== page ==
2

Is it possible to make the hyphen bold without making a virtual font? I have spent about an hour now trying to figure out how to get my linebreak hyphens bold.

I understand that we cannot replace a hyphen with a symbol: Replace hyphenation character by a backwards arrow.

The hyphen takes a number as the code for the glyph in the font \hyphenchar\font=<number>.

I have read How to create a virtual font? but want to know if I do not have to go through this to make all my hyphens bold.

MWE

\documentclass{article}
\usepackage{lipsum}
\begin{document}
\section{Introduction}
\lipsum[1]
\end{document}
  • 1
    Welcome! Why on Earth do you want to do this? – cfr Jul 6 '16 at 1:41
  • Well in actuality I like to typeset my documents similar to journal articles. I notice that Elsevier's proprietary font "Gulliver" uses all bold hyphens. When they are bold they are less likely to fade when scanned. – John Klein Jul 6 '16 at 13:34
1

Note that I assume here that you are using TeX or pdfTeX as your engine (e.g. pdflatex or latex) rather than XeTeX or LuaTeX (e.g. lualatex or xelatex) as the framework you are using presumes a traditional font scenario (TeX fonts, virtual fonts etc.). Hyphenation and fonts in general are a different matter with the newer engines.


This cannot be done for the same reason that you cannot replace the hyphen with a symbol: in both cases, you need to take a character from a different font. Bold needs a different TeX font just as much as a fancy arrow does.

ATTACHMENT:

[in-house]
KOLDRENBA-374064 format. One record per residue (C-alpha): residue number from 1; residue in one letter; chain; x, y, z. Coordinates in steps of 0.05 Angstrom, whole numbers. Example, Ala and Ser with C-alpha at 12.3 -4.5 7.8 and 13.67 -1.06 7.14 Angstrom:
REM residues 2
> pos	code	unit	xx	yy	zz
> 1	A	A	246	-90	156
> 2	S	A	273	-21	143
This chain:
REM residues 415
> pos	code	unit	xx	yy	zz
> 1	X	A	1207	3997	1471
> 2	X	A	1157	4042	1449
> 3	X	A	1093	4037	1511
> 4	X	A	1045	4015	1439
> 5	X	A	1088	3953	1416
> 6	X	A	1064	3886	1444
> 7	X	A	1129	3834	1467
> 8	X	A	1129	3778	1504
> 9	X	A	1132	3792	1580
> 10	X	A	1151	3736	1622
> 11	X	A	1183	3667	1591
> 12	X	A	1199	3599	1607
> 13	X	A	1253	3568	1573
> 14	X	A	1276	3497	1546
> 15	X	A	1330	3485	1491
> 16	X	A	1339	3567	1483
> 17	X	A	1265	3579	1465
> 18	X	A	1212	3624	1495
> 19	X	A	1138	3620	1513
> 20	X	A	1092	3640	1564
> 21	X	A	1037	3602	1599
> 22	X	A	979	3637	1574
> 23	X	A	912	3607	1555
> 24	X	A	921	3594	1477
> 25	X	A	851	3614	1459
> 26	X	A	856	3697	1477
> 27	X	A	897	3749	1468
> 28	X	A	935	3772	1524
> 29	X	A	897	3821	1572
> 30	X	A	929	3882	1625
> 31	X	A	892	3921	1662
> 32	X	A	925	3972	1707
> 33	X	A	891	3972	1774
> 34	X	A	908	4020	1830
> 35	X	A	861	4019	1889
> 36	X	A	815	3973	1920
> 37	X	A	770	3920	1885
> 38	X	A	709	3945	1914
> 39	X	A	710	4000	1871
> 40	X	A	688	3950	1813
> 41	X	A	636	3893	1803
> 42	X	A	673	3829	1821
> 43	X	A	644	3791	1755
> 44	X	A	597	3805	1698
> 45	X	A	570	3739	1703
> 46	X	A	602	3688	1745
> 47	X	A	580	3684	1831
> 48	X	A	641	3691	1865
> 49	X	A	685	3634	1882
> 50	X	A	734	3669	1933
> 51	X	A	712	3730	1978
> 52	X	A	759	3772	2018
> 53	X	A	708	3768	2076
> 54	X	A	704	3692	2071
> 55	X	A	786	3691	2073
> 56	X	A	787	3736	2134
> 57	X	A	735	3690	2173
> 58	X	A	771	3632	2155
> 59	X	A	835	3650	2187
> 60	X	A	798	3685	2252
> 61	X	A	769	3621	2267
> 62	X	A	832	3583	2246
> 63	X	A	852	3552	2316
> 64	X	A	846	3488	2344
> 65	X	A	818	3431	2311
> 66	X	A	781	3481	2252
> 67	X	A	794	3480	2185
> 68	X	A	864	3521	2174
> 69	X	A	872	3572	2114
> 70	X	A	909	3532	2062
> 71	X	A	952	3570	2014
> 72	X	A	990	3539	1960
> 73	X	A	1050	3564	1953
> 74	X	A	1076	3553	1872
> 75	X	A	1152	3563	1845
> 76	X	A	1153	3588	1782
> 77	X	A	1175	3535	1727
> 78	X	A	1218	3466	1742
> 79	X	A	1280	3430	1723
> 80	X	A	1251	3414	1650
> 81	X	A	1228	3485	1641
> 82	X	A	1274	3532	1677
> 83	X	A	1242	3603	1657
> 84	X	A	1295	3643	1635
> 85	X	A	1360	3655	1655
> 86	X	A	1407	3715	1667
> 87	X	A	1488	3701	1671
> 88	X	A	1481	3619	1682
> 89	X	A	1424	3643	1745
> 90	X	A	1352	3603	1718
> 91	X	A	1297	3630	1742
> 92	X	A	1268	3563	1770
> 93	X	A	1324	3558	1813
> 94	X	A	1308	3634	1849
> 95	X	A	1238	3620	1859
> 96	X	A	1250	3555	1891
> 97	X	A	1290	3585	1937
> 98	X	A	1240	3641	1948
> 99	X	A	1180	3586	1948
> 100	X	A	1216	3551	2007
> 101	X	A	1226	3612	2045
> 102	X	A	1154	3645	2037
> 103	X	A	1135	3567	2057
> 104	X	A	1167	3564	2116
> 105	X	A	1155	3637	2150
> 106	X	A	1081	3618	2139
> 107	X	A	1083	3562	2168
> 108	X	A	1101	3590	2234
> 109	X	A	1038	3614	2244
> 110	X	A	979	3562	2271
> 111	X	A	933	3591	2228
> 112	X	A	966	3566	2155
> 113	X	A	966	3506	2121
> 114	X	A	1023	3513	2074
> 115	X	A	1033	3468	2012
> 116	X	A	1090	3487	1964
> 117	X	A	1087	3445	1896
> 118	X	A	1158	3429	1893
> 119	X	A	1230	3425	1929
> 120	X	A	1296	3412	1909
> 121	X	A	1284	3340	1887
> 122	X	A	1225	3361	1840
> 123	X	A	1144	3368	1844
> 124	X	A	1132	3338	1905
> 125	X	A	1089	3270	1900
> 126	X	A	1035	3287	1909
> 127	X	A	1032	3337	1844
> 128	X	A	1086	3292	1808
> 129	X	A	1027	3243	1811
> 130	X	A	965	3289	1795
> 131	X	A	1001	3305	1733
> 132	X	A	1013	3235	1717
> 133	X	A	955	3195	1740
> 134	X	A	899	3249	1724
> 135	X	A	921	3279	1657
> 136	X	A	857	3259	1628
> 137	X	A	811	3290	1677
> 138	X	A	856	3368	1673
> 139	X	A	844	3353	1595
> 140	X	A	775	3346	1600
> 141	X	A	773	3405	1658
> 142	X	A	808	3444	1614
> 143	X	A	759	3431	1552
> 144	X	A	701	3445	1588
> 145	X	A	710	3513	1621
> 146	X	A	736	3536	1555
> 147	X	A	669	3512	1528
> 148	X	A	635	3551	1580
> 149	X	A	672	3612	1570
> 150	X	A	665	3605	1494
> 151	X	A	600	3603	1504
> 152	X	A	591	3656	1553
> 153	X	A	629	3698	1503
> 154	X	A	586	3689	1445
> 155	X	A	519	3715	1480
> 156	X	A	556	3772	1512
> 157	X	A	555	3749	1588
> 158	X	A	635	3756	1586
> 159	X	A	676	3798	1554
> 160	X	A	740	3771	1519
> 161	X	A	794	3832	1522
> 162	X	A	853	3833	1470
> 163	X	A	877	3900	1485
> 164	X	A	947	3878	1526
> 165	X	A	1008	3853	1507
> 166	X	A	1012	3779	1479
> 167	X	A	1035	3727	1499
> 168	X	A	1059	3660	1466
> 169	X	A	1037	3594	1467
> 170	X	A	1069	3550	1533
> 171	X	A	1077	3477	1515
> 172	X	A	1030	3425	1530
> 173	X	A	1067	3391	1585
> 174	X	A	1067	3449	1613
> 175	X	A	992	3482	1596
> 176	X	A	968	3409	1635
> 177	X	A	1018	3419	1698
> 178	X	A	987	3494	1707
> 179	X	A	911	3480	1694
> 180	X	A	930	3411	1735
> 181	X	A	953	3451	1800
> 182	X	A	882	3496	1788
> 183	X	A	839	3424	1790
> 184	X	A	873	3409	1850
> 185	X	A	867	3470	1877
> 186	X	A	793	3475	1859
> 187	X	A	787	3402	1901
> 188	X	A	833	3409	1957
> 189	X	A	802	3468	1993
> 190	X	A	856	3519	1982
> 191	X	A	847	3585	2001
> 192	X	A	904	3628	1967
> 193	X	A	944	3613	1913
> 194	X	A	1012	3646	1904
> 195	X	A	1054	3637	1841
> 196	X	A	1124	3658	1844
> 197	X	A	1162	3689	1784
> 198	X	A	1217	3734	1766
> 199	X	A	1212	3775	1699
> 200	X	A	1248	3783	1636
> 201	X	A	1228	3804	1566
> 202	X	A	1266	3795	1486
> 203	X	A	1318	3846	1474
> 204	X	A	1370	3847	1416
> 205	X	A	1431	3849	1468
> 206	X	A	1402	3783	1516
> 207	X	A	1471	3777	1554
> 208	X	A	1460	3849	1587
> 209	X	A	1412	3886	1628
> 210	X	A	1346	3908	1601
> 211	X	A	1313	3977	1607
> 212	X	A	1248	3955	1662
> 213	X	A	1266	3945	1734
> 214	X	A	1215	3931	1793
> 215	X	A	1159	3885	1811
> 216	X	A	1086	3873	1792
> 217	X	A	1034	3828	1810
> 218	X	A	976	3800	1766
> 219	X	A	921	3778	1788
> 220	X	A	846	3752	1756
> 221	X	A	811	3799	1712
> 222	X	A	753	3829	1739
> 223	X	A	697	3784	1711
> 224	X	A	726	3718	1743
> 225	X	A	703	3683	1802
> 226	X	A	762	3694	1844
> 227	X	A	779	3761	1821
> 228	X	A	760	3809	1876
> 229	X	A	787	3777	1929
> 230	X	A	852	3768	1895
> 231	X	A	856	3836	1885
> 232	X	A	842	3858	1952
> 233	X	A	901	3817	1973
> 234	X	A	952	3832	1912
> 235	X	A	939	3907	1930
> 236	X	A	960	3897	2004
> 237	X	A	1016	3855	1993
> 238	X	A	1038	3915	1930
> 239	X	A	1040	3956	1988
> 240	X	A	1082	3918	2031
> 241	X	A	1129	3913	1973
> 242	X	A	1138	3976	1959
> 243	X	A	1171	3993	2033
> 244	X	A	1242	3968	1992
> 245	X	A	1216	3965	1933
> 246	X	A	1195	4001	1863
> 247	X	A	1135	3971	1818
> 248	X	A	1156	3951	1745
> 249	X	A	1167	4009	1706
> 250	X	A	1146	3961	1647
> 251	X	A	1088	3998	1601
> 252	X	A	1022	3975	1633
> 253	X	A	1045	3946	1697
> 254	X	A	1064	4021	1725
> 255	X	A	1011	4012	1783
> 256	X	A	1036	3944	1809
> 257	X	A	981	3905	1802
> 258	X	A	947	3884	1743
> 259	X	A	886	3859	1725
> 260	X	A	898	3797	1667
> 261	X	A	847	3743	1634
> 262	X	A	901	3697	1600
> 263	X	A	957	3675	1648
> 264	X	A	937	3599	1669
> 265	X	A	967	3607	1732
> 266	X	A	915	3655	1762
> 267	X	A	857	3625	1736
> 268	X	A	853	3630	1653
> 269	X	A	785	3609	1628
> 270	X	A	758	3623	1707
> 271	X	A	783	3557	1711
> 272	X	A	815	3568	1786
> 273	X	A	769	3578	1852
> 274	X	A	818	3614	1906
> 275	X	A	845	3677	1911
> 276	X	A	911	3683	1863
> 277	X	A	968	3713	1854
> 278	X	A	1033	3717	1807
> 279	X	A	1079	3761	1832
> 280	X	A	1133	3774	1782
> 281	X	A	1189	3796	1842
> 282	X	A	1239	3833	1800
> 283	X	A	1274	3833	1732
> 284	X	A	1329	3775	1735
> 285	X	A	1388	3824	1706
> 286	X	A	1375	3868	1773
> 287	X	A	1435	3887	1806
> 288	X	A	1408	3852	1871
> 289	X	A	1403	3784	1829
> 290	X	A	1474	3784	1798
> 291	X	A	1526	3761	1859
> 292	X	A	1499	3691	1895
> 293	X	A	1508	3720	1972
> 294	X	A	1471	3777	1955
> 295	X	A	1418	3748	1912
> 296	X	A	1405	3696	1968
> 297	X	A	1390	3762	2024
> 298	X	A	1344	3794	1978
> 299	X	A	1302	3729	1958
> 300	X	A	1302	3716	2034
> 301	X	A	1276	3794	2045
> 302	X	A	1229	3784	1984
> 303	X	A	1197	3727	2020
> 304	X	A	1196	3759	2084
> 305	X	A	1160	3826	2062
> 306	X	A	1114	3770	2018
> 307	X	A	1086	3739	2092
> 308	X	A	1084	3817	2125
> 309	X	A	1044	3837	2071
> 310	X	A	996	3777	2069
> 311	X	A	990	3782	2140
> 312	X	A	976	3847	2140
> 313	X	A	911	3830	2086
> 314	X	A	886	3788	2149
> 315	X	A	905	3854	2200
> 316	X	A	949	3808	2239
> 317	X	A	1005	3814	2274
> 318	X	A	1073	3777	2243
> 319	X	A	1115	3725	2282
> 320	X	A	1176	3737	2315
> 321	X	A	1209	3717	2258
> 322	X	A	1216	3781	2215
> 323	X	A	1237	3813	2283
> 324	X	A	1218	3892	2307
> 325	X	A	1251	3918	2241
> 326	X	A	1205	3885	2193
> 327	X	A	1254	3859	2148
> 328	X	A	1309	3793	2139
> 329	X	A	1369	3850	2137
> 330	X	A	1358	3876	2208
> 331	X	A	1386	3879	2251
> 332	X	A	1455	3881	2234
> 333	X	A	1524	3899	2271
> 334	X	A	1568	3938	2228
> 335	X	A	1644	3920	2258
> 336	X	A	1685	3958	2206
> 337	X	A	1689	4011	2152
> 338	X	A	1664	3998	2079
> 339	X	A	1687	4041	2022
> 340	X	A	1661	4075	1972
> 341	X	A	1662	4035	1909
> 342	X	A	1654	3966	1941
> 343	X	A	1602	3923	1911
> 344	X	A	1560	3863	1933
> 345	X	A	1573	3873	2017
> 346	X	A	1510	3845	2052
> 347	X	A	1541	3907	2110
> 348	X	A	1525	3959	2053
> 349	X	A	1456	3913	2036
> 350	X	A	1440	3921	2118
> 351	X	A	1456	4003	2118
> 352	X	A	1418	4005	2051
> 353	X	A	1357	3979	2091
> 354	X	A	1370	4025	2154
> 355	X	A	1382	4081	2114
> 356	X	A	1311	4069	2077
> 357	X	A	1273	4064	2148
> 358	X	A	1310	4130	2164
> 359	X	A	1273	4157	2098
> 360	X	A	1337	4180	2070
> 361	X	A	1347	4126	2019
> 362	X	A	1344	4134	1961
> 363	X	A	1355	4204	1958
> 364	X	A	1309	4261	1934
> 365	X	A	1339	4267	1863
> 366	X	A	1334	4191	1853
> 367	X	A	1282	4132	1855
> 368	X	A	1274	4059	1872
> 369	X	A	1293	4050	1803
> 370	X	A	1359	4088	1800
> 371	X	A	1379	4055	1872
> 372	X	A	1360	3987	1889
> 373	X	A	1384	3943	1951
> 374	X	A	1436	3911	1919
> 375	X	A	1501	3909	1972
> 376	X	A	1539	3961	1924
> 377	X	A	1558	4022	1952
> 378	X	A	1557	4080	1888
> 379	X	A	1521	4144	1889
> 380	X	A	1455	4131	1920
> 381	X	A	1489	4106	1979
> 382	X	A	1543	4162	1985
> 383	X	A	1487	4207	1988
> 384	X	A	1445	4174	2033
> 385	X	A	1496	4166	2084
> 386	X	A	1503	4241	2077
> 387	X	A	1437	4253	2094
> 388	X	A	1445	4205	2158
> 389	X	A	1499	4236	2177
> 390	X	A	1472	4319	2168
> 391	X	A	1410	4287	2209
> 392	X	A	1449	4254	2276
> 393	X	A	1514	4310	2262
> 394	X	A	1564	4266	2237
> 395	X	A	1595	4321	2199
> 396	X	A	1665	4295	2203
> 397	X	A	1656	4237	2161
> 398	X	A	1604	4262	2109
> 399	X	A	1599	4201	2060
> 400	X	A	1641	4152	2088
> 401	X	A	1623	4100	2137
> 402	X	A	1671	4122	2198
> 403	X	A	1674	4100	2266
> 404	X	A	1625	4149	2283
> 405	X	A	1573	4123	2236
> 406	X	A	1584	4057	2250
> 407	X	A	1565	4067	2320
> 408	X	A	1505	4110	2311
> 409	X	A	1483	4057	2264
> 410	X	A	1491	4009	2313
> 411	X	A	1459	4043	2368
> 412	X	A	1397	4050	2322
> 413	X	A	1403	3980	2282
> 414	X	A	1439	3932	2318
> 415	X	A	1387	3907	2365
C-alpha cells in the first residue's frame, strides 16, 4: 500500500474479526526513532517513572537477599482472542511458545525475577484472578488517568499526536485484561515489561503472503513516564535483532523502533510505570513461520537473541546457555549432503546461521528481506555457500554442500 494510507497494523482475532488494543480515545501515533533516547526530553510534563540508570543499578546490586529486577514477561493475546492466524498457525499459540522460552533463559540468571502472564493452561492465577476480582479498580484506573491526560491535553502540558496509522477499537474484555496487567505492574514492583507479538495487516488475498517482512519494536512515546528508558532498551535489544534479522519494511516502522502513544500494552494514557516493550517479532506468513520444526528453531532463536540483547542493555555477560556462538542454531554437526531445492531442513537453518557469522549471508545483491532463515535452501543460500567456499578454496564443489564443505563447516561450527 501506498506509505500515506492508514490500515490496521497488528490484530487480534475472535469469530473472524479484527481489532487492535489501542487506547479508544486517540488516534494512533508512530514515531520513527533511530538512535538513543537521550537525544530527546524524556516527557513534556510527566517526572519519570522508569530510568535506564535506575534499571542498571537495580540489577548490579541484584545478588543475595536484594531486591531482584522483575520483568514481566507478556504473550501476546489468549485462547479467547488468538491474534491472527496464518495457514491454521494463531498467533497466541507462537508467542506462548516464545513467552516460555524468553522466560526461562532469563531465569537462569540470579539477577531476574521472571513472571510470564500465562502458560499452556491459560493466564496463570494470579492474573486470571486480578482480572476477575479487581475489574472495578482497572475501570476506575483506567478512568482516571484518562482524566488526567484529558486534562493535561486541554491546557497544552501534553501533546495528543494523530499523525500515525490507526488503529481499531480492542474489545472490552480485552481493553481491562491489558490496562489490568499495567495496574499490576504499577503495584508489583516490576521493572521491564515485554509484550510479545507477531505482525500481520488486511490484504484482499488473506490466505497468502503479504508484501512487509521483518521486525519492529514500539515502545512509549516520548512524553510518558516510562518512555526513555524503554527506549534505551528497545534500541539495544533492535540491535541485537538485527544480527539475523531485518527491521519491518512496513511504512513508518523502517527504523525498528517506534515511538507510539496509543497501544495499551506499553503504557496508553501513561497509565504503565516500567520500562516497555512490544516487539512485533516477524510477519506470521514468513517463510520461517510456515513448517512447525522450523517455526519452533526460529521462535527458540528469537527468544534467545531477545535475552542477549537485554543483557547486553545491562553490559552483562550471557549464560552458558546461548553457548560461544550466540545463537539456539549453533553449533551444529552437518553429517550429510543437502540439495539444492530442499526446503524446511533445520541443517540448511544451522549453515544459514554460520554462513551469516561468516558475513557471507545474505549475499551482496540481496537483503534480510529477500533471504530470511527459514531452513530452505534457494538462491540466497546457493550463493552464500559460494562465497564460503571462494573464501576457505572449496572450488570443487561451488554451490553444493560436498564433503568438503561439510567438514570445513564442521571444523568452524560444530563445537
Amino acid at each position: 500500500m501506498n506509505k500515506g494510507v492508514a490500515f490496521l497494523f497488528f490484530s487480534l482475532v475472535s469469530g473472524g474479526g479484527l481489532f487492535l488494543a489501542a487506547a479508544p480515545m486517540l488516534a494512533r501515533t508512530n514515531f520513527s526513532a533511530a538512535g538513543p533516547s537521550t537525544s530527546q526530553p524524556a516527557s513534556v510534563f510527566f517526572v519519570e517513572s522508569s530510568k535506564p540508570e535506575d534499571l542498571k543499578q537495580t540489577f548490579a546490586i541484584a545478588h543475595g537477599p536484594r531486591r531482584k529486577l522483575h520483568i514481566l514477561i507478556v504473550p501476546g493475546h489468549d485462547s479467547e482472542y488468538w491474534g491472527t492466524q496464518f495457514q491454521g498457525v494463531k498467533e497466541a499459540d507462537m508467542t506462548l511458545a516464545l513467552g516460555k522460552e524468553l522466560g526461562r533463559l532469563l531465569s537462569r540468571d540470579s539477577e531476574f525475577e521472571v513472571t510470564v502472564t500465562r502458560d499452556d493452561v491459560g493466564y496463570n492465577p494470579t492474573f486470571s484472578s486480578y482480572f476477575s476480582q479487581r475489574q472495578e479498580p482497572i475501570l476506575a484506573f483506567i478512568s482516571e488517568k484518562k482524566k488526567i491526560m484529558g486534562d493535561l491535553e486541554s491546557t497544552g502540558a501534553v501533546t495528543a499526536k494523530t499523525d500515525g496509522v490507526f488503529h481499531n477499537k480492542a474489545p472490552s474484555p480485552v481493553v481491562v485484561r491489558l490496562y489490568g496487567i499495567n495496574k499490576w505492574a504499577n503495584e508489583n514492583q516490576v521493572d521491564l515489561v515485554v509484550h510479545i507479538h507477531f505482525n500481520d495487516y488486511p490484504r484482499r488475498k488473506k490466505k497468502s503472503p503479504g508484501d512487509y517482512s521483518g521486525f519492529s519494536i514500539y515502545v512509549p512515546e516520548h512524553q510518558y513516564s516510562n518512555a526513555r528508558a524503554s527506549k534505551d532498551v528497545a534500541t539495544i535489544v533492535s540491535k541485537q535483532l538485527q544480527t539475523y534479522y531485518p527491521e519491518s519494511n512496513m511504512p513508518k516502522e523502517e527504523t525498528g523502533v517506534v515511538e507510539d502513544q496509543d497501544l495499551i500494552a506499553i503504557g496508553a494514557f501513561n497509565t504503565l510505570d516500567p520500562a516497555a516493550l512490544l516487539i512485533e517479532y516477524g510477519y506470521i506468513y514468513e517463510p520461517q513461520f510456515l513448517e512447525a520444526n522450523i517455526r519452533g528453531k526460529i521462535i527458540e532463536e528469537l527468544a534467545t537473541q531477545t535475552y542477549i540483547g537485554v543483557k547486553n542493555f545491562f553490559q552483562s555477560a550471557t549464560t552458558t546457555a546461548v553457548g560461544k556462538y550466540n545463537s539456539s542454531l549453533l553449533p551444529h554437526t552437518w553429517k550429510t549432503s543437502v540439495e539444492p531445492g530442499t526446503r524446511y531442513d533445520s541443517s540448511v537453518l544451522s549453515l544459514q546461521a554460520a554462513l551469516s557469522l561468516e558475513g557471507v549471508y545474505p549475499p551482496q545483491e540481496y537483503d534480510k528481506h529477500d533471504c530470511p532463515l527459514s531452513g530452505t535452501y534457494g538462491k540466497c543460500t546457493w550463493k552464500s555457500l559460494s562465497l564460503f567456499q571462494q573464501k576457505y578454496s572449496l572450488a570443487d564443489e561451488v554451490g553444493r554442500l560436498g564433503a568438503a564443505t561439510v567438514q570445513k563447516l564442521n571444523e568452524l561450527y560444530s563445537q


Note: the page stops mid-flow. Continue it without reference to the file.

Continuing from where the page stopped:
So you would have to use one of the tricks to fake this effect in this case just as you would to replace the hyphen with an arrow. Unless you indeed create a virtual font.

Now the tricks will not, I think, work for your MWE because it uses a macro to produce dummy text. So, in that case, probably the virtual font is the way to go.

It would probably help to have some idea why you want this, however, since your actual use probably doesn't use lipsum and there may be a suitably convenient trick for that case.

  • Is there a fix with LuaTeX or XeLaTeX? I use ShareLaTeX and these are options for compiling. – John Klein Jul 6 '16 at 13:36

Your Answer

By clicking “Post Your Answer”, you agree to our terms of service, privacy policy and cookie policy

Not the answer you're looking for? Browse other questions tagged or ask your own question.